Mysore week with Luke Jordan #3

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Yesterday was the last day of the Ashtanga Yoga Mysore Week with Luke Jordan. After practice we had breakfast with the group of students. I spoke with Luke about the content of my blog yesterday; which talks about YS 2.46 Sthira-Sukham Âsanam: Asana is a steady and comfortable posture. In addition, Luke recited YS 2.47 and YS 2.48. Let’s talk about those sutras in relation to Ashtanga Yoga!

Sutra 2.47: prayatna shaithilya ananta samapattibhyam

By loosening of effort and by meditation on the serpent ananta, asana is mastered.

Swami Satyananda Saraswati explains this sutra in his book “Four chapters of freedom” as following. ”The word Ananta means endless. It also means the snake on which Lord Vishnu (conceived as the ‘preserver’ or the ‘protector’) rests in the ocean of milk. So, symbolically ananta means serpent, but in this sutra the serpent refers to kundalini shakti (the devine spiritual power within every human being). The student should concentrate on the serpent power in the mooladhaara chacra, or any other method of concentrating on the kundalini should be employed.”

Georg Feuerstein explains this sutra as following: “ This sutra seems to describe a simple psychological experience which can be verified by anyone who cares to cultivate posture properly. This is the sensation that the body-or rather one’s image of it – “loosens up” and widens. It’s unlikely that the word ananta refers to the mythological serpent-king Ananta, although symbolic overtones may be present, more probably, it is descriptive as the feeling of becoming extended beyond the skin characteristic of deep relaxation, and of merging with the surrounding infinite (conciousness) space.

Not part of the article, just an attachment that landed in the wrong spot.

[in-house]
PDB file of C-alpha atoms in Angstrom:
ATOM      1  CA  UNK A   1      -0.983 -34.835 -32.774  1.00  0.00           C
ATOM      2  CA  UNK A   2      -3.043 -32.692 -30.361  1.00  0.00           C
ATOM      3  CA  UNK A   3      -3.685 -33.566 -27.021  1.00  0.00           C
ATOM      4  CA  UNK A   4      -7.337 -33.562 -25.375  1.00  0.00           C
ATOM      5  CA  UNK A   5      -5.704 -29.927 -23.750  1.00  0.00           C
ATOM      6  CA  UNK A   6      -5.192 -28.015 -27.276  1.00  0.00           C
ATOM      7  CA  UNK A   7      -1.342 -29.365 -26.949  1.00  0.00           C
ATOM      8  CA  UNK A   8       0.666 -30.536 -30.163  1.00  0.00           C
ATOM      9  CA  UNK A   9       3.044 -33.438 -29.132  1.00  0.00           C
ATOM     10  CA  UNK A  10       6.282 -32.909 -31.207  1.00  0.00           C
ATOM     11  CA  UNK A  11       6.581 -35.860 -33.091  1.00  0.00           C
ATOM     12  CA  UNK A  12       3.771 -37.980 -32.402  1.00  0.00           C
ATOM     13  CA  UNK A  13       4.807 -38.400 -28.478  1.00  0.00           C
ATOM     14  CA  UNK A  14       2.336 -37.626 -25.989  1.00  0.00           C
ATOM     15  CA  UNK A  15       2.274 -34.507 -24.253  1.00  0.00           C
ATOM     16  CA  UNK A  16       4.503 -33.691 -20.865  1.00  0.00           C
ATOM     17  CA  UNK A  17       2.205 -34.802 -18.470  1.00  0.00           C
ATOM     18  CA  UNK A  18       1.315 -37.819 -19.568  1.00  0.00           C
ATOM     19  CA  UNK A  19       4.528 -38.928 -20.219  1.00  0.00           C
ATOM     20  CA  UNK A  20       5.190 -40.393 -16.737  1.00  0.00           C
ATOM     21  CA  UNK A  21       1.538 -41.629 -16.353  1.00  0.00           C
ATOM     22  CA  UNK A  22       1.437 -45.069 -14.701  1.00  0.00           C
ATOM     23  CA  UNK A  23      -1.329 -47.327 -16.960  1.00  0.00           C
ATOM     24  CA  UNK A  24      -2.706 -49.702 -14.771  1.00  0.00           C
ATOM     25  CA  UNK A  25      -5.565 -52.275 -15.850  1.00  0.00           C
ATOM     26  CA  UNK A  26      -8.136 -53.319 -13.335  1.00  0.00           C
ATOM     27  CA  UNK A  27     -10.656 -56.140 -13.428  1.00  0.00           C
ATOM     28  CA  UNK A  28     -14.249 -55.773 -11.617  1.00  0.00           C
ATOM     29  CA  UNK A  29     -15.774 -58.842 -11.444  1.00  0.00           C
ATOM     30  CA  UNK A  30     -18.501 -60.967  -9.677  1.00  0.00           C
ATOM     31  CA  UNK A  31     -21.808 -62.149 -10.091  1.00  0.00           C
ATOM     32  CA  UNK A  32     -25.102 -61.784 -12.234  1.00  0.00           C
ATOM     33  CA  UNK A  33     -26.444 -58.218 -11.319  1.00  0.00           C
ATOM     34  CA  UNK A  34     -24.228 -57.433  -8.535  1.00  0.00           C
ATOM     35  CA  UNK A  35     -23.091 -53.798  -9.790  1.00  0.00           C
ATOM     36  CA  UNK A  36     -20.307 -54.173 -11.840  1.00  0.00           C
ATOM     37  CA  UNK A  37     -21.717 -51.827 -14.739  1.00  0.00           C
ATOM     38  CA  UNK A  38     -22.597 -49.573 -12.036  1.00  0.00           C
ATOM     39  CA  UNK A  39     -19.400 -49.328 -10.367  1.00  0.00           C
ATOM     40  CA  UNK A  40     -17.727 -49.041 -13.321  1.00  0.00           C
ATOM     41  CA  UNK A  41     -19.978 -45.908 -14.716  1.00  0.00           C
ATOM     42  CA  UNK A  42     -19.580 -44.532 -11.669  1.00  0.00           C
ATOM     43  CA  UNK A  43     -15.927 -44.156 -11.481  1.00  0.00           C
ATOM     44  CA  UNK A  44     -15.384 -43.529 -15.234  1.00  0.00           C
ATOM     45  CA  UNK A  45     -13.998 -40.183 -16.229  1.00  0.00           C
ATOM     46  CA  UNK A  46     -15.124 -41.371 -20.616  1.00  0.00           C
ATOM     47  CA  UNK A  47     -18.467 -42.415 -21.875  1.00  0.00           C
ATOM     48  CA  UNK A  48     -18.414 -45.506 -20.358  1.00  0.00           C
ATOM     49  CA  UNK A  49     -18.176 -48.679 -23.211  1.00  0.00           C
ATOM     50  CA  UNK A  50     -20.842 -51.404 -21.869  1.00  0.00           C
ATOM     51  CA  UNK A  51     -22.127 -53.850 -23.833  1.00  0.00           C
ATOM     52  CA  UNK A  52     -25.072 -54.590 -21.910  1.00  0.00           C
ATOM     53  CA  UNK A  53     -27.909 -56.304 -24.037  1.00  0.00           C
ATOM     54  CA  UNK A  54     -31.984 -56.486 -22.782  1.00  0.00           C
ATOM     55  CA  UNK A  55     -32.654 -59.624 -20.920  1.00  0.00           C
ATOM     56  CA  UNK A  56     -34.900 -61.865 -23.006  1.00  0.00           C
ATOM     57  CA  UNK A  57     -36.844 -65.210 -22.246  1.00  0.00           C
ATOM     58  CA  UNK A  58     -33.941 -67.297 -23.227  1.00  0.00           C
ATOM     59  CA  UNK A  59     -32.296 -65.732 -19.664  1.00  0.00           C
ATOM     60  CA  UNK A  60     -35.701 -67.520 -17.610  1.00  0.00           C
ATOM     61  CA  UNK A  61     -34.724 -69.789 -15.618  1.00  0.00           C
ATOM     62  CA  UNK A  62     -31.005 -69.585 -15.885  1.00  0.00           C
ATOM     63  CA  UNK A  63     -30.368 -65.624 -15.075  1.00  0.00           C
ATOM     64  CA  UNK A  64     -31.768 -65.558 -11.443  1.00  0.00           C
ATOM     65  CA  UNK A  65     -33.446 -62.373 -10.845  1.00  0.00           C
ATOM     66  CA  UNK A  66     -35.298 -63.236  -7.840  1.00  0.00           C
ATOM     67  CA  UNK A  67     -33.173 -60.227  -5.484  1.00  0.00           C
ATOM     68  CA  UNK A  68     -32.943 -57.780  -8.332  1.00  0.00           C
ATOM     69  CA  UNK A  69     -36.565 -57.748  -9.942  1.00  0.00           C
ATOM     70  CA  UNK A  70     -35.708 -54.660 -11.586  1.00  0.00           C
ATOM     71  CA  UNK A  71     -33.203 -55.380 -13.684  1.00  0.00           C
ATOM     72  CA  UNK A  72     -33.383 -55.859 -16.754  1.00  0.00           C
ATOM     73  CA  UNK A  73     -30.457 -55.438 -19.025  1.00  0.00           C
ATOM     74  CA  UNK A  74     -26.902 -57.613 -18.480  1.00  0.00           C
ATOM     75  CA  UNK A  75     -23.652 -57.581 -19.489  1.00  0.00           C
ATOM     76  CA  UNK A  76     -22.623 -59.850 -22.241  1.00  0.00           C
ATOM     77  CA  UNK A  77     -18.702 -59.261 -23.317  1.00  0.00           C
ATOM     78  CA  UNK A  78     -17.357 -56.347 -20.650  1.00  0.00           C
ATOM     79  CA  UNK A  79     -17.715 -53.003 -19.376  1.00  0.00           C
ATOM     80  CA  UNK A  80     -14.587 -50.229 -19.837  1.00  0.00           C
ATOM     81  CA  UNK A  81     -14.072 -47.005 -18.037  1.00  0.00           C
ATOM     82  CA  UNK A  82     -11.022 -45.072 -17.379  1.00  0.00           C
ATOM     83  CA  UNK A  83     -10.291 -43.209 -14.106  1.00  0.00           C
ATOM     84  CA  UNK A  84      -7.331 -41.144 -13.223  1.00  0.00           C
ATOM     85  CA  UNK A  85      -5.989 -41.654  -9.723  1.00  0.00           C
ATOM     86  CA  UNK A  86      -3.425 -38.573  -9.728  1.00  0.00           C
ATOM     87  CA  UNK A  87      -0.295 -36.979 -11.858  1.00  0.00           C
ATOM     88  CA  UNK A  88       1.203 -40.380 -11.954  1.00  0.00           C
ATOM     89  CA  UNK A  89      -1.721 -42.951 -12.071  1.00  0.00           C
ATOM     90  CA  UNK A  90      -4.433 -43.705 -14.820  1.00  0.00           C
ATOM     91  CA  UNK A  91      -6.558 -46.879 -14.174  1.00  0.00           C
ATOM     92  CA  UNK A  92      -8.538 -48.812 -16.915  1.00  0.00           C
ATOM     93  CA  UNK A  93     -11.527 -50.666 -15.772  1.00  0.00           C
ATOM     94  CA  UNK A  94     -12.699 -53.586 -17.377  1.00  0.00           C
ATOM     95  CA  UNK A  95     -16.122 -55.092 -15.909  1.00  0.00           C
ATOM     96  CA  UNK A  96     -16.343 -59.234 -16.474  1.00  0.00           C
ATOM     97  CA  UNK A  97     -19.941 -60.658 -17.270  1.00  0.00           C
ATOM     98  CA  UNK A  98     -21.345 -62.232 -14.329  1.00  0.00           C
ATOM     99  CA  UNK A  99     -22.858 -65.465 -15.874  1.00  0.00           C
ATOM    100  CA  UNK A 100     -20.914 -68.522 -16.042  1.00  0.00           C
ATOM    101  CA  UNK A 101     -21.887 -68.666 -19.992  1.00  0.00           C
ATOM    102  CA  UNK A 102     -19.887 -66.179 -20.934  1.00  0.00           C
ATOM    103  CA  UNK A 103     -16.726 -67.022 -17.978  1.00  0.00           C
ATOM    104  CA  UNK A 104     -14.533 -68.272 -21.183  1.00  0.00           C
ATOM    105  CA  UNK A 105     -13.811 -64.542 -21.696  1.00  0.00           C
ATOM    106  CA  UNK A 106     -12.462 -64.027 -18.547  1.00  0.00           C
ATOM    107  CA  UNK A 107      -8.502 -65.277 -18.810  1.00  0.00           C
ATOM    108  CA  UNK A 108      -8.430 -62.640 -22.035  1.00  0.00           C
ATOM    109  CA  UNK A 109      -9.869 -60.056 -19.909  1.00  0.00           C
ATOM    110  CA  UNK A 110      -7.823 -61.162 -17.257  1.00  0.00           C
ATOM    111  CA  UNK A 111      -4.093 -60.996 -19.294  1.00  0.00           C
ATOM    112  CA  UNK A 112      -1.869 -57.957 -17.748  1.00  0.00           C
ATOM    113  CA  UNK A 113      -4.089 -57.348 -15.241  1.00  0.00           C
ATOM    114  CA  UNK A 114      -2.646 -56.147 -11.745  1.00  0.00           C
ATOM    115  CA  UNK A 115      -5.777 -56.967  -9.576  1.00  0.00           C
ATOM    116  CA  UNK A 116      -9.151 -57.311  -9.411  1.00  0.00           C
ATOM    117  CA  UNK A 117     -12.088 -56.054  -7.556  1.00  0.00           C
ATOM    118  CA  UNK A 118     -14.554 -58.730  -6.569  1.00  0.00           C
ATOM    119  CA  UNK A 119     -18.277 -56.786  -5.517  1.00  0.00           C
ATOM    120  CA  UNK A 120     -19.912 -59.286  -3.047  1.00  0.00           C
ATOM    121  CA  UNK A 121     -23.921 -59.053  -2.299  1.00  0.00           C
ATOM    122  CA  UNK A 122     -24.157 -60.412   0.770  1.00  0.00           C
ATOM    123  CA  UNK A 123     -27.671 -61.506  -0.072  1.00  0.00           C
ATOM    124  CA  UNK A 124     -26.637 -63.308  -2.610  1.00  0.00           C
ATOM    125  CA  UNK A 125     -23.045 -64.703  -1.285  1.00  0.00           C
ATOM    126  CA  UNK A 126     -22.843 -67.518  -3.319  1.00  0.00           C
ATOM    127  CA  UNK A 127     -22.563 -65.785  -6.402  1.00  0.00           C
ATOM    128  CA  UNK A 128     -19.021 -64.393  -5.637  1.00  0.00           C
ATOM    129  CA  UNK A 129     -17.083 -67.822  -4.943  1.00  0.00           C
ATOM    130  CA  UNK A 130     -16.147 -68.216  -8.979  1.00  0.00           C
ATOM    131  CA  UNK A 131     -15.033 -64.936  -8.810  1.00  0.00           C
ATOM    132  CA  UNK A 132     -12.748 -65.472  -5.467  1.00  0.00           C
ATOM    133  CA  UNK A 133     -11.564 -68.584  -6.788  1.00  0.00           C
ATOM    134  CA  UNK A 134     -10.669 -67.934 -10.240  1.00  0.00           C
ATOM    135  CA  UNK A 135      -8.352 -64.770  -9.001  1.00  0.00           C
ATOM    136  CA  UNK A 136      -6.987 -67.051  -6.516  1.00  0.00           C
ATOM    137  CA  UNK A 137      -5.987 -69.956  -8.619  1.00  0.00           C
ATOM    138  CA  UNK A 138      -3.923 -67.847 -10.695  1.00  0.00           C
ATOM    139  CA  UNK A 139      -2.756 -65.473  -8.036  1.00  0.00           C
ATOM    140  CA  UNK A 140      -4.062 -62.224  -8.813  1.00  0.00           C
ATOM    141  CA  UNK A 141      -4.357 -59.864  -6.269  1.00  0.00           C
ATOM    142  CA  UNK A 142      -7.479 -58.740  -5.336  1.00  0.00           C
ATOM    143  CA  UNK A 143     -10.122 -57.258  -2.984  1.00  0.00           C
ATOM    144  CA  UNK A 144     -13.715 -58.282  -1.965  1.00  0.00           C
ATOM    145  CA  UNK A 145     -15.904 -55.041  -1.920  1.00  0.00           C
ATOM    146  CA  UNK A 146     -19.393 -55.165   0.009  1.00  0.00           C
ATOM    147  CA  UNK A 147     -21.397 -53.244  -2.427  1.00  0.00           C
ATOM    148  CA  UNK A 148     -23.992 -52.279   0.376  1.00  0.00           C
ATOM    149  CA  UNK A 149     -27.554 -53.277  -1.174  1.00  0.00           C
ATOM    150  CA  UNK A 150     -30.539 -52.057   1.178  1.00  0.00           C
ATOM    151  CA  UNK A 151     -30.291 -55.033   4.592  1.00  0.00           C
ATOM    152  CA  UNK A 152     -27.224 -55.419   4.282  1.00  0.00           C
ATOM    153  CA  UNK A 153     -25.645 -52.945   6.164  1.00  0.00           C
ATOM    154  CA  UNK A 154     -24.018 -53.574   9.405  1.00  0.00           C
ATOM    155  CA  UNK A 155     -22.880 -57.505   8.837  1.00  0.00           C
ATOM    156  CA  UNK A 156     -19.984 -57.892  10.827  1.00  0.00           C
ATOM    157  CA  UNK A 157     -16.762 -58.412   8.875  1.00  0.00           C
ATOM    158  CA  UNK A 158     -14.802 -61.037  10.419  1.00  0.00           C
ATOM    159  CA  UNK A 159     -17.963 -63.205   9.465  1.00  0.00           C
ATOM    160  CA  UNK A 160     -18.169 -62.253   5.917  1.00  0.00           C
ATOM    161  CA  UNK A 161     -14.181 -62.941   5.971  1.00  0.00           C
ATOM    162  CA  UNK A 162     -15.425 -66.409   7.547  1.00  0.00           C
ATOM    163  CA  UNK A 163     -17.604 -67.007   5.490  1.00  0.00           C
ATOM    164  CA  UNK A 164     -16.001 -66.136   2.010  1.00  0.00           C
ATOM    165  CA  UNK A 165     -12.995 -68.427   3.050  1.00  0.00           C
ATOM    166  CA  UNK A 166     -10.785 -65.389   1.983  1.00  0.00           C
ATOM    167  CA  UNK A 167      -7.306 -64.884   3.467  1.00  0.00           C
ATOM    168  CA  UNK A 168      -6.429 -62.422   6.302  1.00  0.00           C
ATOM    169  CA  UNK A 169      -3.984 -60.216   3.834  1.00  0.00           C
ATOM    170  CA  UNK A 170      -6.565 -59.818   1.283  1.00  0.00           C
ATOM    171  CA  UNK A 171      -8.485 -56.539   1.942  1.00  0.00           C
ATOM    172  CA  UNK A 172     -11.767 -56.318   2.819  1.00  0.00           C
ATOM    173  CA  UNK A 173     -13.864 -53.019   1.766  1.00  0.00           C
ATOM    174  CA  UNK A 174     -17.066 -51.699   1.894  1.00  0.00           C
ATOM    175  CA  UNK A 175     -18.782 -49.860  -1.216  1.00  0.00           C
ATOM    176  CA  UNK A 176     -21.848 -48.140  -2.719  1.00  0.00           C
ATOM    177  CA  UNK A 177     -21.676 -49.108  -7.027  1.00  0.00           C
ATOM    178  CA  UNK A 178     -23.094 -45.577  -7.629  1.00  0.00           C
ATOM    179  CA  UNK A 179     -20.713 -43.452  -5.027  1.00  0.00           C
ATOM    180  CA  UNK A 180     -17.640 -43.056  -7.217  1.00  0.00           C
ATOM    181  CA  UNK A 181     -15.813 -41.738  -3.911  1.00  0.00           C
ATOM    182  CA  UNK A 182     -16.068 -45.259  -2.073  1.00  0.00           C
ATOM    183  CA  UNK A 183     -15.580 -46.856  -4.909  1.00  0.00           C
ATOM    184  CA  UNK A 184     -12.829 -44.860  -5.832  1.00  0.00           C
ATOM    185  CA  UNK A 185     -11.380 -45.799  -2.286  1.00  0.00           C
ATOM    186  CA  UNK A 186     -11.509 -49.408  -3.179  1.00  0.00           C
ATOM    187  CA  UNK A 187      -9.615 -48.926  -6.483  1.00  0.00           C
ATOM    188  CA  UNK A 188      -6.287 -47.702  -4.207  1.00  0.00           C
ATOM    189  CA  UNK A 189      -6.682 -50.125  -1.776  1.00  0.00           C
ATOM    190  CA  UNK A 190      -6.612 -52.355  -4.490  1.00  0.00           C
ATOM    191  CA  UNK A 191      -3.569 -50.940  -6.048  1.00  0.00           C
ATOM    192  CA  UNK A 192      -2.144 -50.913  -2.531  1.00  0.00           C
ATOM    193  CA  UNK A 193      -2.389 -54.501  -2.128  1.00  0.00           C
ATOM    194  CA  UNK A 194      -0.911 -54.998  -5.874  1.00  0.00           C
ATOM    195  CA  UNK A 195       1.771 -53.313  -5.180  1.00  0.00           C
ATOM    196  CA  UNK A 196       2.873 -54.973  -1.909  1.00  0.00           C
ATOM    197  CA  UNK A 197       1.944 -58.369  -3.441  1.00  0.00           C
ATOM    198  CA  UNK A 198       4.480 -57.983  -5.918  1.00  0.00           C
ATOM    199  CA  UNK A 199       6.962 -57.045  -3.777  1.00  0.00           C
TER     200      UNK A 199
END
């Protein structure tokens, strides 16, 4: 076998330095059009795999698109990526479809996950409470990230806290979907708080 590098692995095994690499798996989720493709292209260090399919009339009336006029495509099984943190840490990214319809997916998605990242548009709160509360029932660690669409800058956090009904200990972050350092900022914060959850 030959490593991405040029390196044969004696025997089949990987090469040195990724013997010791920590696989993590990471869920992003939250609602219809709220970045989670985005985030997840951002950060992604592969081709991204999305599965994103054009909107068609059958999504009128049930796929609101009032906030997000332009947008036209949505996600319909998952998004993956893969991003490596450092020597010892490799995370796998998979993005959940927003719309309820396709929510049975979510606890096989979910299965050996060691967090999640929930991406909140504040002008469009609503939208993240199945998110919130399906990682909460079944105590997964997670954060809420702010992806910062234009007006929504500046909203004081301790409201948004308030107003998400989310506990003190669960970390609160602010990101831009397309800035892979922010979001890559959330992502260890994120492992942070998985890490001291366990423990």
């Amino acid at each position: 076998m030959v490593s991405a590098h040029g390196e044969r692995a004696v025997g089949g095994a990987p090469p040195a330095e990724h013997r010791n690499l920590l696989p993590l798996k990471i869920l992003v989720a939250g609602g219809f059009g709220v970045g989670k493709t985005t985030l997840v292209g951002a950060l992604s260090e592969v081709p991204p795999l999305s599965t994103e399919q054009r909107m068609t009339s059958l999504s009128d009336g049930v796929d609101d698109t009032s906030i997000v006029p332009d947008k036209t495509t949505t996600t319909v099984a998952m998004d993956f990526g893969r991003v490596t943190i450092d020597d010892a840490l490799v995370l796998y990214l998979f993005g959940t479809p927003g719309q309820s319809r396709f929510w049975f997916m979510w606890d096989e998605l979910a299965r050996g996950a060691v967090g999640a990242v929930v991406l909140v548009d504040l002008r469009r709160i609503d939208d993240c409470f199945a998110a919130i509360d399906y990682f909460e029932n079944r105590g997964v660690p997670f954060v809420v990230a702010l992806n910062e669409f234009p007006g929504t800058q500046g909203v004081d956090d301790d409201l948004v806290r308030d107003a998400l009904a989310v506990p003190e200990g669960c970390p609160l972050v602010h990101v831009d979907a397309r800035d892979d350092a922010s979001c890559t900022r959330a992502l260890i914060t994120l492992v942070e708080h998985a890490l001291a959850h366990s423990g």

Effortless attitude and focus on embracing the infinite

In the west most of us have busy lives in which everything happens because of a concerted effort. Perfecting posture for meditation comes not so much by doing; but of not doing. Surely we have to put some effort into the training; examples: the body to sit straight and be aligned. However, the next step is to learn to do nothing, allowing the posture to settle in for meditation. It is an active form of doing nothing, of consciously ceasing to place any effort into the posture. By consciously, intentionally practicing the effortlessness of posture, along with the focus on embracing the infinite, it becomes self-evident how well these two work together.

Sutra 2.48: tatah dvandva anabhighata

Thereby the pairs of opposites cease to have any impact. (State of non duality)

Swami Satyananda writes in Four chapters of freedom: Dvandas (pairs of opposites) belong to the physical as well as the mental realms. Those belonging to the physical level are heat and cold, hunger and thirst, pain and so on. The physic or mental dvandas are happiness and sorrow. Every now and then our mind is subjected to them by circumstances. This causes a disturbance. On hot days we perspire and are restless and when winter comes it is cold. Thus, in summer we would like it to be a bit colder and winter we would like it to be a bit warmer. This is how the pair of opposites disturbs the mind. The practise of yoga can help to develop resistance, physical as well as mental. This is only possible through yama, niyama and asana.